1.   Natural gas cycles maintain the content of gases in the air.

2.   The carbon and oxygen cycles are two natural gas cycles.
The carbon cycle

1.   The carbon cycle is the circulation of carbon dioxide on Earth. It involves the use and return of
      carbon dioxide to the air. These processes take place continously.

2.   The carbon cycles maintains the content of carbon dioxide in the air.

3.   The processes that release carbon dioxide into the air include :
      (a)   respiration or breathing.
      (b)   combustion.
      (c)   decomposition.

4.   Photosynthesis, which takes place in green plants, removes carbon dioxide from the air.
The oxygen cycle

1.   The oxygen cycle is the circulation of oxygen on Earth. It involves the use and return of oxygen to
      the air. These processes take place continously.

2.   The oxygen cycle maintains the content of oxygen in the air.

3.   The processes that use oxygen include :
      (a)   respiration or breating
      (b)   combustion
      (c)   decomposition
      (d)   rusting

4.   Photosynthesis is the only process that release oxygen into the air.

      
5.   The following is a summary of the processes that are involved in the carbon dioxide and oxygen
      cycles.

      
6.   Rusting uses up oxygen but does not release carbon dioxide.
THE ROLE HUMANS IN MAINTAINING THE BALANCE OF NATURE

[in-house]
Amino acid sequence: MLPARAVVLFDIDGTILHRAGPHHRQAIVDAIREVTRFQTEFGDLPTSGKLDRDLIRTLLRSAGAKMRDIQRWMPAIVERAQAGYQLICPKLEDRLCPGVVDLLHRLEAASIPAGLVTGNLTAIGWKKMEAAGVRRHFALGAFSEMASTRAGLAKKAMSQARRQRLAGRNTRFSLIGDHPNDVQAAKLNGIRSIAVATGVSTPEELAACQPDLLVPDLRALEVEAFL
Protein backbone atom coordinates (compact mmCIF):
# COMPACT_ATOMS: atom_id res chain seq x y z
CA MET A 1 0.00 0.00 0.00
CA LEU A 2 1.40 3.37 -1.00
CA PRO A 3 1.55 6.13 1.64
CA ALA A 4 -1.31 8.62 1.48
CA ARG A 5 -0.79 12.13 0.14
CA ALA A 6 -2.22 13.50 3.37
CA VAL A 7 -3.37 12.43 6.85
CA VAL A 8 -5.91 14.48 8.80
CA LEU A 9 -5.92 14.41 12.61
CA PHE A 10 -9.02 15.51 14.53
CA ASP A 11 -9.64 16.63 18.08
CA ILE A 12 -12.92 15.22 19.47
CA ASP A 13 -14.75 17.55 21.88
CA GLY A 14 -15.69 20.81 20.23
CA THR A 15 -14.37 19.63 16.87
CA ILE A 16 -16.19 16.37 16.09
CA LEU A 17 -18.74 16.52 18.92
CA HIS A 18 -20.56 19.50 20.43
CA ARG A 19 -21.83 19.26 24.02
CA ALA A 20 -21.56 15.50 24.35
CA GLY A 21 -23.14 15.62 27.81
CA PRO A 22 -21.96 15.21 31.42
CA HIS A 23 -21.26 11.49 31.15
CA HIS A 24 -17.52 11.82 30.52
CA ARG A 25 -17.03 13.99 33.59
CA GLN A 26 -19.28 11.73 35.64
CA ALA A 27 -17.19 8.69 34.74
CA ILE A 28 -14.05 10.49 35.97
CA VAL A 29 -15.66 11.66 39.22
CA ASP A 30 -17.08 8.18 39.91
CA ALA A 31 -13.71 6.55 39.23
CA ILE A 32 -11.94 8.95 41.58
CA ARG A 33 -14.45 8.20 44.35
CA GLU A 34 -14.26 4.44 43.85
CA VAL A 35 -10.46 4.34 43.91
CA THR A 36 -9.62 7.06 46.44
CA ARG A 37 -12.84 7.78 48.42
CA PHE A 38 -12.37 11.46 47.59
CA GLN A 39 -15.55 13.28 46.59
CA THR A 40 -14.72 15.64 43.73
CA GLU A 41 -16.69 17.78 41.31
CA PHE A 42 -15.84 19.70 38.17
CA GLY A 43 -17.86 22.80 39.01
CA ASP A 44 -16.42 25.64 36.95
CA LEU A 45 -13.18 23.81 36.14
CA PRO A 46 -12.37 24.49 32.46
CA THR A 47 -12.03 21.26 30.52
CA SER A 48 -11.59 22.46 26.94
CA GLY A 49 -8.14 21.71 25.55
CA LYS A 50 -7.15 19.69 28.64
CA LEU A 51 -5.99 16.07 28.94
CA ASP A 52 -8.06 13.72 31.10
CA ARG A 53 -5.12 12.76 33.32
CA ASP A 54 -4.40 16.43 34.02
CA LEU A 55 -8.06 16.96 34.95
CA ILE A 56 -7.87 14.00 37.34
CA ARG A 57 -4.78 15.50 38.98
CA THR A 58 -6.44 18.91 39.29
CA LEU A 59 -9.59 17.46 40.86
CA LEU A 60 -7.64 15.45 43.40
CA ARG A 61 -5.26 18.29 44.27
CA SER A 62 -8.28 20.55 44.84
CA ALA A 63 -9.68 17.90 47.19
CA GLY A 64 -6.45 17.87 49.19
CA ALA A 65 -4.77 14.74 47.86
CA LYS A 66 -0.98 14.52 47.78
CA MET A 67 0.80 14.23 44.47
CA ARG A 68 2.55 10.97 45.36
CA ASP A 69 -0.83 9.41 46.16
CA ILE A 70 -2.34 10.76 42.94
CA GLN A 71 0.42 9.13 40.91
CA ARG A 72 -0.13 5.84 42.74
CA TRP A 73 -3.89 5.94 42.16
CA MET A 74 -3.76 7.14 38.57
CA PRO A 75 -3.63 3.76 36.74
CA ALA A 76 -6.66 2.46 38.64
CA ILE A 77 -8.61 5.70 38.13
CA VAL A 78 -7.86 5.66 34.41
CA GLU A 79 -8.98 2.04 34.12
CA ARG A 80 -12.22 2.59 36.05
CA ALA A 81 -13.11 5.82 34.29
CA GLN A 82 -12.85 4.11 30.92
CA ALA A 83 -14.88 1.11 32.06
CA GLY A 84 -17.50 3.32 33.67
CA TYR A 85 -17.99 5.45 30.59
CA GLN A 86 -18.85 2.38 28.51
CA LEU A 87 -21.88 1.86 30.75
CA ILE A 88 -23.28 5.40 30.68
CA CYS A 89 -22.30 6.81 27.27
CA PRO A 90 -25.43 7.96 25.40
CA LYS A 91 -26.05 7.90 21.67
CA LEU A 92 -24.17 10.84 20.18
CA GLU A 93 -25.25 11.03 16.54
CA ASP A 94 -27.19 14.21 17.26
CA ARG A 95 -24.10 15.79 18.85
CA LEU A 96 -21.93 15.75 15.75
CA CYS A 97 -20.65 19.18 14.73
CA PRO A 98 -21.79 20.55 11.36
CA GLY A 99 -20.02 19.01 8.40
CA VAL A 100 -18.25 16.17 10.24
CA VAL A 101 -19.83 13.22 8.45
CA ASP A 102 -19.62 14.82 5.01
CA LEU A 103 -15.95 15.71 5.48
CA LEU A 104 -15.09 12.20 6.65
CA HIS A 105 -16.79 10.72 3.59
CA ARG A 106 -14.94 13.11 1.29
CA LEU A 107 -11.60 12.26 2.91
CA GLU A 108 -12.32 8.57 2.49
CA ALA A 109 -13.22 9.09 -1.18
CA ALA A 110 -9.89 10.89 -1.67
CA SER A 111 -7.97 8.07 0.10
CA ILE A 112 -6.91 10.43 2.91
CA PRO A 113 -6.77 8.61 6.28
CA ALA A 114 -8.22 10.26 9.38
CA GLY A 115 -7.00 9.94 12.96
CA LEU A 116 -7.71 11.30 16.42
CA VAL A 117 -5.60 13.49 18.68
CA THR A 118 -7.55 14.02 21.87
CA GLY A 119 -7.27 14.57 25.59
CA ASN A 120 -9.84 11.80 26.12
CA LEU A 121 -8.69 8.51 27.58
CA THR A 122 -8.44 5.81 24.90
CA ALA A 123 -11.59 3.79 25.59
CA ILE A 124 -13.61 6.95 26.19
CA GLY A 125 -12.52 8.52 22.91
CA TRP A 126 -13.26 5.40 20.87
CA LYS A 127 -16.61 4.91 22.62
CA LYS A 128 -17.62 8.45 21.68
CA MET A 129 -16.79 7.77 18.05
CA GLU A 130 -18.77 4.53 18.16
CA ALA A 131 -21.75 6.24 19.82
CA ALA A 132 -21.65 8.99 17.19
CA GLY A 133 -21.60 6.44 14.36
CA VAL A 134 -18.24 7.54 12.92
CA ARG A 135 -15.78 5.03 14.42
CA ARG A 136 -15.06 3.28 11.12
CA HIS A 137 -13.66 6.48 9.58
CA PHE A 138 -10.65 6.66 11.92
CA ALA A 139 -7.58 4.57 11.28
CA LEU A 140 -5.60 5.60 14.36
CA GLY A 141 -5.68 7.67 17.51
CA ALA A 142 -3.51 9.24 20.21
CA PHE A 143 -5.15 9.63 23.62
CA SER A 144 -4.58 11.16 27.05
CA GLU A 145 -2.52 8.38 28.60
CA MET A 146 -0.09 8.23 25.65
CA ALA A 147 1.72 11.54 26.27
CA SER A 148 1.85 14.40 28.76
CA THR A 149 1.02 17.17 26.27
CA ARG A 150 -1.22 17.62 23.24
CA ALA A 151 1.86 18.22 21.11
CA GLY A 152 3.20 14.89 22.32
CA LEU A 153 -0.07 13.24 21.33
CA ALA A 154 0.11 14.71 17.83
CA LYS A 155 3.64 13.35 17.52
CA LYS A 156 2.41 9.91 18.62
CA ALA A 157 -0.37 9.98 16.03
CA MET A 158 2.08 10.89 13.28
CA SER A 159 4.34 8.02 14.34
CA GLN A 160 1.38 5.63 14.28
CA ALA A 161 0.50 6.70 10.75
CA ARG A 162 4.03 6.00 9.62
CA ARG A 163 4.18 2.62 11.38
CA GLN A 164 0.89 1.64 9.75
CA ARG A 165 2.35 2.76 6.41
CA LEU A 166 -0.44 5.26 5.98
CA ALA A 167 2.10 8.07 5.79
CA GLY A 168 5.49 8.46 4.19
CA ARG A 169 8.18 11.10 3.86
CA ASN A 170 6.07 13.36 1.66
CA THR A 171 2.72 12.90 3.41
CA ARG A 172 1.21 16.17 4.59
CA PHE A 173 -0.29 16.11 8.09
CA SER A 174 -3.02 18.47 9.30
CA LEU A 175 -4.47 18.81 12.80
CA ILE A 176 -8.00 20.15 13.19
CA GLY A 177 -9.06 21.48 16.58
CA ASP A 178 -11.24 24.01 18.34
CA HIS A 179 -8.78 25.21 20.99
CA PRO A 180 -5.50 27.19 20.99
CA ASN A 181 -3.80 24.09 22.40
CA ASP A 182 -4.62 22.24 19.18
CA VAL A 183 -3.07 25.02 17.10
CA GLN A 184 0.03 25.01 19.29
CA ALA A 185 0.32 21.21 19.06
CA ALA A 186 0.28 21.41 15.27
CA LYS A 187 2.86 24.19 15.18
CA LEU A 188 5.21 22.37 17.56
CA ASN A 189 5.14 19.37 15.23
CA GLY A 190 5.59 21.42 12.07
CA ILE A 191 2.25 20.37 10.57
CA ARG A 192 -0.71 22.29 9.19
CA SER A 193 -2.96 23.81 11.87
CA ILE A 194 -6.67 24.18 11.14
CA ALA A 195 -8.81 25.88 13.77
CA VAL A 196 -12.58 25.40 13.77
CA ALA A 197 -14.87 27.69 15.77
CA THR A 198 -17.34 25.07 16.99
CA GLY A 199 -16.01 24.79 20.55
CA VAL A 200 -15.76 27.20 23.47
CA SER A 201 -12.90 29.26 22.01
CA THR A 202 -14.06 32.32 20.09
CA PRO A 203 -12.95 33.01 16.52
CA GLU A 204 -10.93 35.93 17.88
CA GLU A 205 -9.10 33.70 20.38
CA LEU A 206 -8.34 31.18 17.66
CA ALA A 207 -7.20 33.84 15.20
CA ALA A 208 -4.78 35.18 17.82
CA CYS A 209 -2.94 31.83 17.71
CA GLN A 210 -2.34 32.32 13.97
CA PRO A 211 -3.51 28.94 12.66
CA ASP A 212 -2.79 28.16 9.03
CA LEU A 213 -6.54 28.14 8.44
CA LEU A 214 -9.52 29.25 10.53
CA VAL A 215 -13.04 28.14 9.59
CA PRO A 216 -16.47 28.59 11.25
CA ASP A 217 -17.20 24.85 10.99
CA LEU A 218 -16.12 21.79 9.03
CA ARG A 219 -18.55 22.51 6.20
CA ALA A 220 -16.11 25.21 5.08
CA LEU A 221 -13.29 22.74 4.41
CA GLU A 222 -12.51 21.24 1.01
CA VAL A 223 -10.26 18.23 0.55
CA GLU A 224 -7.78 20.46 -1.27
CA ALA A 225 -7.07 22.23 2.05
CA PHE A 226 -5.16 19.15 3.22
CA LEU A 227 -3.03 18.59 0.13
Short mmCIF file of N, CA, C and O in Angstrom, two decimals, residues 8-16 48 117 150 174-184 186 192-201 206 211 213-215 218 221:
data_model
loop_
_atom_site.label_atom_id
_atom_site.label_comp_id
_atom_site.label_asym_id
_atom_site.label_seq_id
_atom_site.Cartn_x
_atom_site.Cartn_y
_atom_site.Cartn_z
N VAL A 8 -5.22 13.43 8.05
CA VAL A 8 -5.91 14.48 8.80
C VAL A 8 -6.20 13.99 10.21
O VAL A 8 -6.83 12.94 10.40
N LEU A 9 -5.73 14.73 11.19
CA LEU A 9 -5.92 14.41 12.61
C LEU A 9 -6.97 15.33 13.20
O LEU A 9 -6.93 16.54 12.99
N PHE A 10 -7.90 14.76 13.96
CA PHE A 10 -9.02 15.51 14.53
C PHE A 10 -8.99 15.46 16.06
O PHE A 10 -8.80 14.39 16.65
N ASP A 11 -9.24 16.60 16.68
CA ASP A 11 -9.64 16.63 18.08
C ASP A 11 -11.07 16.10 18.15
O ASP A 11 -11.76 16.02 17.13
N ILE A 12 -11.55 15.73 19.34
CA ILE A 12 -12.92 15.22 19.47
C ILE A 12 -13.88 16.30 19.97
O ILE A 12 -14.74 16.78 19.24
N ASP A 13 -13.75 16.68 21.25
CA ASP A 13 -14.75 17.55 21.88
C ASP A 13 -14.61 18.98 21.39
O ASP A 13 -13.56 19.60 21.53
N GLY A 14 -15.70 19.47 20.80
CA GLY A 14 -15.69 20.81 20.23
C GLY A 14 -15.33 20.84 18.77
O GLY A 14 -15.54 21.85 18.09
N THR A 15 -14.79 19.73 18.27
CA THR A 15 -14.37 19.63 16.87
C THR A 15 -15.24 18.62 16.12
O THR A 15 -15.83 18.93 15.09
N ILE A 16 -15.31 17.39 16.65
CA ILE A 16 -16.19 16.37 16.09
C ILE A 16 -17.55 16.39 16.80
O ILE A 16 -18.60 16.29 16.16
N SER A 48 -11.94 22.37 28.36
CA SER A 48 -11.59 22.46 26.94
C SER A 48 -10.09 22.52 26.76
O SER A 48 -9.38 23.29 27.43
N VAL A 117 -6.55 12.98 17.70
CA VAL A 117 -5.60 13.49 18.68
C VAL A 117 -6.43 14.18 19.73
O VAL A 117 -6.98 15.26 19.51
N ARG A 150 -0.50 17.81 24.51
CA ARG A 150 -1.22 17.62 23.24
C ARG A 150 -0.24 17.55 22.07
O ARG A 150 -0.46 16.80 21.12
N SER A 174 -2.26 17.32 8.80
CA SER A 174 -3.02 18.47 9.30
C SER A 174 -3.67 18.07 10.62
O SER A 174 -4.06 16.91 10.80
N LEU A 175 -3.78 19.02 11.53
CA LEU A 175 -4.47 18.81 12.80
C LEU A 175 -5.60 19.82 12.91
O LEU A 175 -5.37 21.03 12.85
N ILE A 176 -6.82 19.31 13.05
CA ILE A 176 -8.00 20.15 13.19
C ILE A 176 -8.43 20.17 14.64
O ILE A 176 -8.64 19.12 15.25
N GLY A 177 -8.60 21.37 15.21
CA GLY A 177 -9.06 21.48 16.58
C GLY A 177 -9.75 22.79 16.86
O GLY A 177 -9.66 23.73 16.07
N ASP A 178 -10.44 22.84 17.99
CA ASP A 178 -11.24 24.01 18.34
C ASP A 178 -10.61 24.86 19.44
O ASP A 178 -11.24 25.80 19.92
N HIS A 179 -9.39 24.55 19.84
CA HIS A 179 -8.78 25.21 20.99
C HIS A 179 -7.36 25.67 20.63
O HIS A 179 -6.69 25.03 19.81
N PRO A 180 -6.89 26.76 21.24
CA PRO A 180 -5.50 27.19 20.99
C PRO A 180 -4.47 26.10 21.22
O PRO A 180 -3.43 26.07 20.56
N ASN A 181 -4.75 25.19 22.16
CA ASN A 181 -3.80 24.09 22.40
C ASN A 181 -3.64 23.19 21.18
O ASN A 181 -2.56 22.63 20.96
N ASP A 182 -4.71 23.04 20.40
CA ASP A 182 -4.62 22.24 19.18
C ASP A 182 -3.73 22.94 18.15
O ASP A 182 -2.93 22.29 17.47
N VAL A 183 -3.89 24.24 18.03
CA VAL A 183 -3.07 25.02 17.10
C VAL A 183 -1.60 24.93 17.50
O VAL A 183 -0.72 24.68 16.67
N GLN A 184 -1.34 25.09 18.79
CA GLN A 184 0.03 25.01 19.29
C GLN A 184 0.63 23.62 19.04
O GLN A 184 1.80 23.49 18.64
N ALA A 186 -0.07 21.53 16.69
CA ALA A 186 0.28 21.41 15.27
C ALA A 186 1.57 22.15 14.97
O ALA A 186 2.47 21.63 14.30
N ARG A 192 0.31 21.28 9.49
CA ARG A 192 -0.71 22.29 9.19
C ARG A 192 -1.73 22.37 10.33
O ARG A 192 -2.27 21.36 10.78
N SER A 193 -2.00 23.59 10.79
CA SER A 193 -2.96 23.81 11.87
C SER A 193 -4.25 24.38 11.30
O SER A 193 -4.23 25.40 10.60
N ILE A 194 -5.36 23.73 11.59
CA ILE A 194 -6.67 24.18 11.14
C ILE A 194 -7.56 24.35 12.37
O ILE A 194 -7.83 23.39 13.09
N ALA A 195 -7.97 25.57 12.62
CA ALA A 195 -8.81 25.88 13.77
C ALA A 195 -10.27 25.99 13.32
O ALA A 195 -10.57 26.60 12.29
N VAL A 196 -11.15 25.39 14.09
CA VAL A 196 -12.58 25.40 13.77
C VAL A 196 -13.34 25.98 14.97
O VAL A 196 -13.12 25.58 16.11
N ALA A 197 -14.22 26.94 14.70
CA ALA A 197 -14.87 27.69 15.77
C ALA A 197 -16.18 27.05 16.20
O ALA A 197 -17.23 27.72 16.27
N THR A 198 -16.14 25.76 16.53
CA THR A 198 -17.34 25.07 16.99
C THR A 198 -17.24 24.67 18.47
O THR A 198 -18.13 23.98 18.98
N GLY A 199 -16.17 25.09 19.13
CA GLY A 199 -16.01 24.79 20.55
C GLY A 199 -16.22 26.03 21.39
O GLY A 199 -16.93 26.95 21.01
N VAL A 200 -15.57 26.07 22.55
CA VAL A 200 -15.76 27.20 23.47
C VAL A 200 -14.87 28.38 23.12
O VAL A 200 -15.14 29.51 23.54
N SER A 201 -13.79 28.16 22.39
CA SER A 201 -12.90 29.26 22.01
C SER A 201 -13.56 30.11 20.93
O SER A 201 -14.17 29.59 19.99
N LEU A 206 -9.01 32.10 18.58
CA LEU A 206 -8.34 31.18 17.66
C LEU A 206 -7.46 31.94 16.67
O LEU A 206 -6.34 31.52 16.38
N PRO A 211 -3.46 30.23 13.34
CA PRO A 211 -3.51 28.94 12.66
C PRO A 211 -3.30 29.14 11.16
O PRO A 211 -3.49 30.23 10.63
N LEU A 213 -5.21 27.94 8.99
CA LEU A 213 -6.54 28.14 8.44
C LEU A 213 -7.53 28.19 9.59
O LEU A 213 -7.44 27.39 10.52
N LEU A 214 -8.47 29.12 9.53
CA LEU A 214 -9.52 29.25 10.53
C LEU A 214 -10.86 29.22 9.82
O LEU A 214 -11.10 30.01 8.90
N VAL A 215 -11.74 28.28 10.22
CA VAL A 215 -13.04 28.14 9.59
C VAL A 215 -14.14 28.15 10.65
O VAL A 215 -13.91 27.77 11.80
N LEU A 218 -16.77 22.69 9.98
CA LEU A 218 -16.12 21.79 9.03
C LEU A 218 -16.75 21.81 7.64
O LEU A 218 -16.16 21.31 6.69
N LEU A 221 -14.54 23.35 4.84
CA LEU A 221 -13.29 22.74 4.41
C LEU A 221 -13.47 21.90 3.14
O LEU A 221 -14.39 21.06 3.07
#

1.   Human beings have a very close relationship with the ecosystem.

2.   Human beings are a part of the ecosystem that depend on living and non-living things for survival.

3.   Human beings interact with the ecosystem to obtain needs and to lead comfortable lives.

4.   We obtain our needs in many ways. At the same time, we also disturb the balance of nature.

5.   Human activities bring about an imbalance and decline in the ecosystem. Human activities that
      destroy the balance of nature are
      (a)   forestry / logging
      (b)   industry
      (c)   housing
      (d)   fishing
      (e)   agriculture
      (f)    construction
      (g)   mining
      (h)   illegal hunting

6.   The large scale exploration of forests for agriculture, industry, settlement and insfrastructure
      construction has resulted in the loss of wide forest tracts.

7.   Improperly planned conversion of forest areas have resulted in the destruction of habitats.

8.   Loss of natural habitats has threatened plants and animals with extinction.

9.   
Human beings need a stable and productive ecosystem to ensure our survival.

10. All our needs can only be obtained continously, and over a long period of time, if the ecosystem is
      stable and productive.